We were gone consecutively for 31 days (Steve joined us when he could) – although we were at girls camp right before which made the trip seem even longer.
We went to four state parks.
We slept on a boat. We slept in beds and on the floor. We slept at friends. We slept in tents. We slept in the car.
The movie of choice this roadtrip was Greatest Showman.
Our roadtrip soundtrack was on repeat for hours and hours and hours. And just when I thought the kids were tired of it and I tried switching it out, they revolted and demanded the roadtrip CD, seems to happen every year.
We visited Costco just once.
One carsick kid.
Washed the car window twice and yet visited countless gas stations. (we had a lot of dead bugs by the end!)
Played three rounds of tennis.
Had snowcones 8 times (thanks to my dad’s snowie machine!)
I listened to a good majority of Atlas Shrugged – Steve’s book of choice two months back – I’m almost done and I’ve really enjoyed it.
In our hours upon hours in the car, Briggs slept for approximately 8 hours – thats it. Oh how I wish I had car sleepers!
We didn’t eat at McDonalds – not even once. We did manage to eat at Subway twice, a local hamburger joint, Chipotle, a local Mexican restaurant and Little Ceasers.
Bedtimes were thrown completely out the window. I can think of one day they actually went to bed at their normal bed time and only a handful of times that they went to bed within an hour of their normal bedtime. It doesn’t help that it was light until 10pm while we were in Idaho.
When we arrived home it was 97 degrees. It was in the middle of the night – I don’t think any of us are quite ready for the Arizona summer that we’ve successfully avoided until now. Excuse us while we slip into swimsuits for the next couple weeks until school starts!
A lot of our preparation for girls camp was administrative and leg work. Making sure all of our i’s were dotted and t’s were crossed. Permission slips signed. Food lists created and food prepped. Activities organized. Camp assignments made. The list could go on and on.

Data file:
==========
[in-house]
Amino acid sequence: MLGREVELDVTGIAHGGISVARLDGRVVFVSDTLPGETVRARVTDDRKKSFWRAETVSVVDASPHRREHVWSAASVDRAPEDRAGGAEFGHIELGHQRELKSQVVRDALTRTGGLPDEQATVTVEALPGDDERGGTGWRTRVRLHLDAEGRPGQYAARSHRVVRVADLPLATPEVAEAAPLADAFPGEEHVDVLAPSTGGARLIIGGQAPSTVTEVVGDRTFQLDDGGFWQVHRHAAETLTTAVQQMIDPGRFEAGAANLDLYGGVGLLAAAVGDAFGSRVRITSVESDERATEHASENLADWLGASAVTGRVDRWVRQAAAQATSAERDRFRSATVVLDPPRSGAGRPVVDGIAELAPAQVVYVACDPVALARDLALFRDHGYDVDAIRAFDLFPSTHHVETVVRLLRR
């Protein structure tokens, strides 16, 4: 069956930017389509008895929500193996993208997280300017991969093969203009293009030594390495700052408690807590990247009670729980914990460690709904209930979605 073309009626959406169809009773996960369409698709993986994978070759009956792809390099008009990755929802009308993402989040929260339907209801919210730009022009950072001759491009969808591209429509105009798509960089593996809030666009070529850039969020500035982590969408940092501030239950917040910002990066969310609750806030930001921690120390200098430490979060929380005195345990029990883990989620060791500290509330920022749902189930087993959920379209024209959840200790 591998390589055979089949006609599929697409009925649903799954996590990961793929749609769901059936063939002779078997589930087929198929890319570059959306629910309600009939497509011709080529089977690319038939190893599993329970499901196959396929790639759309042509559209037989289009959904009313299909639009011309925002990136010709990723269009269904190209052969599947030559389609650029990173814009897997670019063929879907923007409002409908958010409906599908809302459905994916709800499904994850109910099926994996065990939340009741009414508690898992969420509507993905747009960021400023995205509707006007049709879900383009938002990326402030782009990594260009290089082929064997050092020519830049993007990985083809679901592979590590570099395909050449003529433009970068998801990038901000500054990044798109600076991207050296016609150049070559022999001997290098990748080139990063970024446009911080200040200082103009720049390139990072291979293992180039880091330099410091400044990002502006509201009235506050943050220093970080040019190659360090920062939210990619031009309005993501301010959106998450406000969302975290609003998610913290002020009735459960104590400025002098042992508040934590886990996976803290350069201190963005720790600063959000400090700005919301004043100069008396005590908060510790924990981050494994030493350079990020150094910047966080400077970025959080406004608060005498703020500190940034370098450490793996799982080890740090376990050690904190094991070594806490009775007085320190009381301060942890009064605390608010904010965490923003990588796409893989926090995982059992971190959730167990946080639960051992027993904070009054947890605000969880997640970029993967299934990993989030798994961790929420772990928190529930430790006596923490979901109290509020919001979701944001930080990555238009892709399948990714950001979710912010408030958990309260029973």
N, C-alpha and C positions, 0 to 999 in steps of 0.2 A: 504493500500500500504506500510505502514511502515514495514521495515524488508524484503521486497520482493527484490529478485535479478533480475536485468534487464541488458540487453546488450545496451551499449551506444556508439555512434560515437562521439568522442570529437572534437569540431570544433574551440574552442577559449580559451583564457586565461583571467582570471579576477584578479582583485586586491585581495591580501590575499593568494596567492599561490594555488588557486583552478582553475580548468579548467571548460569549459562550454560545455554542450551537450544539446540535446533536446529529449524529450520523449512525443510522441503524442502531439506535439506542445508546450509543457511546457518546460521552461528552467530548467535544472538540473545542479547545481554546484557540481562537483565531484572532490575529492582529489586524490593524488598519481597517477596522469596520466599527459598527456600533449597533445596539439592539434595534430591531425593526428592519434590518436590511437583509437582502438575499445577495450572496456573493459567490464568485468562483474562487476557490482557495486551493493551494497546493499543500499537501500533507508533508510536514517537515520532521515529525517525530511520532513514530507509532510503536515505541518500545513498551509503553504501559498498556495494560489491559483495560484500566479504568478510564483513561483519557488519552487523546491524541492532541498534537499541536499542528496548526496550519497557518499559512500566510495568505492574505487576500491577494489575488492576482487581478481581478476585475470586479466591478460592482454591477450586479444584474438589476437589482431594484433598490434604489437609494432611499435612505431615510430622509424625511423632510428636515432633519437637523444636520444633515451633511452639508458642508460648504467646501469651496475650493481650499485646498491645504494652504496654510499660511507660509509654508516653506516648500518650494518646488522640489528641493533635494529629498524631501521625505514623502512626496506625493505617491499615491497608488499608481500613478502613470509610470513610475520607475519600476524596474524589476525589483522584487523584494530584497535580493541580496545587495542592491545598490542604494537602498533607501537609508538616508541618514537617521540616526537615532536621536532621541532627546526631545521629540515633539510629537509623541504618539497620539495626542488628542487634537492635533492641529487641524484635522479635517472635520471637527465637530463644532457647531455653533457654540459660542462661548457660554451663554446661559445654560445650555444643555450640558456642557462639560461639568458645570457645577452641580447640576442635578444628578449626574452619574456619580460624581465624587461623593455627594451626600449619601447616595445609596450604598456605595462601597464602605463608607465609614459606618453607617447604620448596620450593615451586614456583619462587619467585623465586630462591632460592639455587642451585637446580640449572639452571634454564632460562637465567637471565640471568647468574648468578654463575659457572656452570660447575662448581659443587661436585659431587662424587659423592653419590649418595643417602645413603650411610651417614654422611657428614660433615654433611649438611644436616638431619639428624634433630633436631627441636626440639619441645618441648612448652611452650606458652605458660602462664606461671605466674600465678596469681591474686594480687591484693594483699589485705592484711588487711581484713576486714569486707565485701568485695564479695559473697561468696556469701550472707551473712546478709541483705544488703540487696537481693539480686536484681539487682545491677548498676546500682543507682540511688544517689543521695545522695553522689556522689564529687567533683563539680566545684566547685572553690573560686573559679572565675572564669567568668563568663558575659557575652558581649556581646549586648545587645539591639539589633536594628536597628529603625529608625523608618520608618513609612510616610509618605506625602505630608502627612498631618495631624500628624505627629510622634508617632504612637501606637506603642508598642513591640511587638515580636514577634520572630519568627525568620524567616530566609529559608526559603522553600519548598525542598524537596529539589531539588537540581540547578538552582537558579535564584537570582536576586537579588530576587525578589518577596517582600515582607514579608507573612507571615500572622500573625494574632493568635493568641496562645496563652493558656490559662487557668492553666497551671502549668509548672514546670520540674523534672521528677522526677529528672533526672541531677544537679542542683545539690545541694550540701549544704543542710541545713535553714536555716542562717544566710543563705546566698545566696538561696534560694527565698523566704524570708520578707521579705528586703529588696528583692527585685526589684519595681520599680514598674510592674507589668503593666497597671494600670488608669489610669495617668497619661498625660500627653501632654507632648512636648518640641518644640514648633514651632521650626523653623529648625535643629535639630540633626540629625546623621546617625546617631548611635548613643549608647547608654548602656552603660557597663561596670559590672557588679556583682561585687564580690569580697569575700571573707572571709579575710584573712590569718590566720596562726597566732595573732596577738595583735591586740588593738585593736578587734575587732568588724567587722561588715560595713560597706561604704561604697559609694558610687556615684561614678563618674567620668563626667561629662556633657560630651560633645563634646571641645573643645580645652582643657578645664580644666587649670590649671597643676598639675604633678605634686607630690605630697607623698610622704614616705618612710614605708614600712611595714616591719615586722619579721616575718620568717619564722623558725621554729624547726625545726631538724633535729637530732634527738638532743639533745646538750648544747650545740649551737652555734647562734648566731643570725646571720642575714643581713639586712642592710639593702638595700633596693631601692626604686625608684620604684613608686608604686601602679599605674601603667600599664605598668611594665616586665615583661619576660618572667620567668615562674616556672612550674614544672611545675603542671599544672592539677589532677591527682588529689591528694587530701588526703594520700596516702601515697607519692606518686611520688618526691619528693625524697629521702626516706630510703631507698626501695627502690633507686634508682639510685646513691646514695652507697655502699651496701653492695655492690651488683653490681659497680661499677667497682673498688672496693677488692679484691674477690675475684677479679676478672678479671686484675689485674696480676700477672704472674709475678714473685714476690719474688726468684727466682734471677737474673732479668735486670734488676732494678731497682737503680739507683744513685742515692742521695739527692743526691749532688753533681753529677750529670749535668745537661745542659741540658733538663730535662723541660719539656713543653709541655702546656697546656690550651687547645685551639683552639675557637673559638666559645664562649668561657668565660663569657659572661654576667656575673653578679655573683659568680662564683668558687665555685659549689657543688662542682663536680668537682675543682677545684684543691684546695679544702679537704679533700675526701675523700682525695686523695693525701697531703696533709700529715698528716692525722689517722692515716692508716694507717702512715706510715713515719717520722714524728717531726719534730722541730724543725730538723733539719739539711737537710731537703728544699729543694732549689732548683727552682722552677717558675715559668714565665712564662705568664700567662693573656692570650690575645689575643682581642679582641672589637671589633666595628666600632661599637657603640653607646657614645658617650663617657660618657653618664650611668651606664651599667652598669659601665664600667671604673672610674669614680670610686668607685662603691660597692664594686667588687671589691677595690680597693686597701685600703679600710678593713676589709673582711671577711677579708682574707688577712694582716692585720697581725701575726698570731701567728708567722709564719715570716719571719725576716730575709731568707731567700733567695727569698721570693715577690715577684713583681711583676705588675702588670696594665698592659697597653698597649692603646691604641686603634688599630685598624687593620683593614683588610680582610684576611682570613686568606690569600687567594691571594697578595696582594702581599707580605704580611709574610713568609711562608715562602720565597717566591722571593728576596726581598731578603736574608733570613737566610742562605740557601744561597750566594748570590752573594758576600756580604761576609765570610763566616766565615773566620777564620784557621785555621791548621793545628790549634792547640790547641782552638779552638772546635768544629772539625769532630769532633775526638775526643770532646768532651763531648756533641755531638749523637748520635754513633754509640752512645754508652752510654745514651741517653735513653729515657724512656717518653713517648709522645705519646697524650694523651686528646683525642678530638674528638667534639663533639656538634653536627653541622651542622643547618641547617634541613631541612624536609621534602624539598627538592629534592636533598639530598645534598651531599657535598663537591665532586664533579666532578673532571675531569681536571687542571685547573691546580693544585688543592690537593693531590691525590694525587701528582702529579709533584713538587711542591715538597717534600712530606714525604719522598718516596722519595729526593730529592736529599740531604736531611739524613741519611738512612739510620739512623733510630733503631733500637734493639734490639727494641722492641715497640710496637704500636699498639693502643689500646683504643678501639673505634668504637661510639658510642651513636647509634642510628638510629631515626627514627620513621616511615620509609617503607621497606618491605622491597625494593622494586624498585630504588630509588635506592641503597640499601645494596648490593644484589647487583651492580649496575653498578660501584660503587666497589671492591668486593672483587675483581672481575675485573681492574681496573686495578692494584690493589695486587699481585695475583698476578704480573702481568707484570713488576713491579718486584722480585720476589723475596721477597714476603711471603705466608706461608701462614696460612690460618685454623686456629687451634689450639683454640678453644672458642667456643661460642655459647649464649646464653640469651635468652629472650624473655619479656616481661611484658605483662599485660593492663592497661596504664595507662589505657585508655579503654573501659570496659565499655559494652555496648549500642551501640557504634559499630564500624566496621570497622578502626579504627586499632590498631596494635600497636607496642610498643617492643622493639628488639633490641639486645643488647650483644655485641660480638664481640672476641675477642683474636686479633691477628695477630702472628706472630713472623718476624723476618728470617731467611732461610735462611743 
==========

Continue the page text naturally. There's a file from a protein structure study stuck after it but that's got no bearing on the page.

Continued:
We also had some more physical prep for girls camp. We had to make sure these girls were prepared for our all-day canyoneering experience. We took them out rappelling locally to help them feel more comfortable.
Hallie was not looking forward to this portion of girls camp – if you haven’t done it – it can be a little intimidating and scary. She’s gone several times before to this exact location, but she still gets nervous. She was ready to call it quits after one run down the mountain. I talked her into one more run so we could go together. I’m glad she agreed because she was far more comfortable going down the second time.
Some girls left this activity more excited than ever for our big canyoneering trip – other girls (Hallie included) were still nervous but at least had additional experience under their belt – or harness 😉
I don’t claim to be a tennis player. I picked up a racket when I married Steve and we’ve played doubles a couple times a year ever since. For the most part, I’ve been able to get by on general athletic ability and some coaching from Steve. (And I always play doubles with Steve which helps hides my weaknesses!)
Tonight, however, I’ve entered a new level in my tennis career – my 12-year-old daughter can legitimately beat me in tennis. We started out playing some friendly volleys. Then Steve had the idea to play a short set. We ended up tying but it was just luck on my part.
She’s just better than me. Better form. More consistent. She hits the ball hard. She’s good.
Its fun to see lessons really paying off. Perhaps I should pick up some lessons for myself!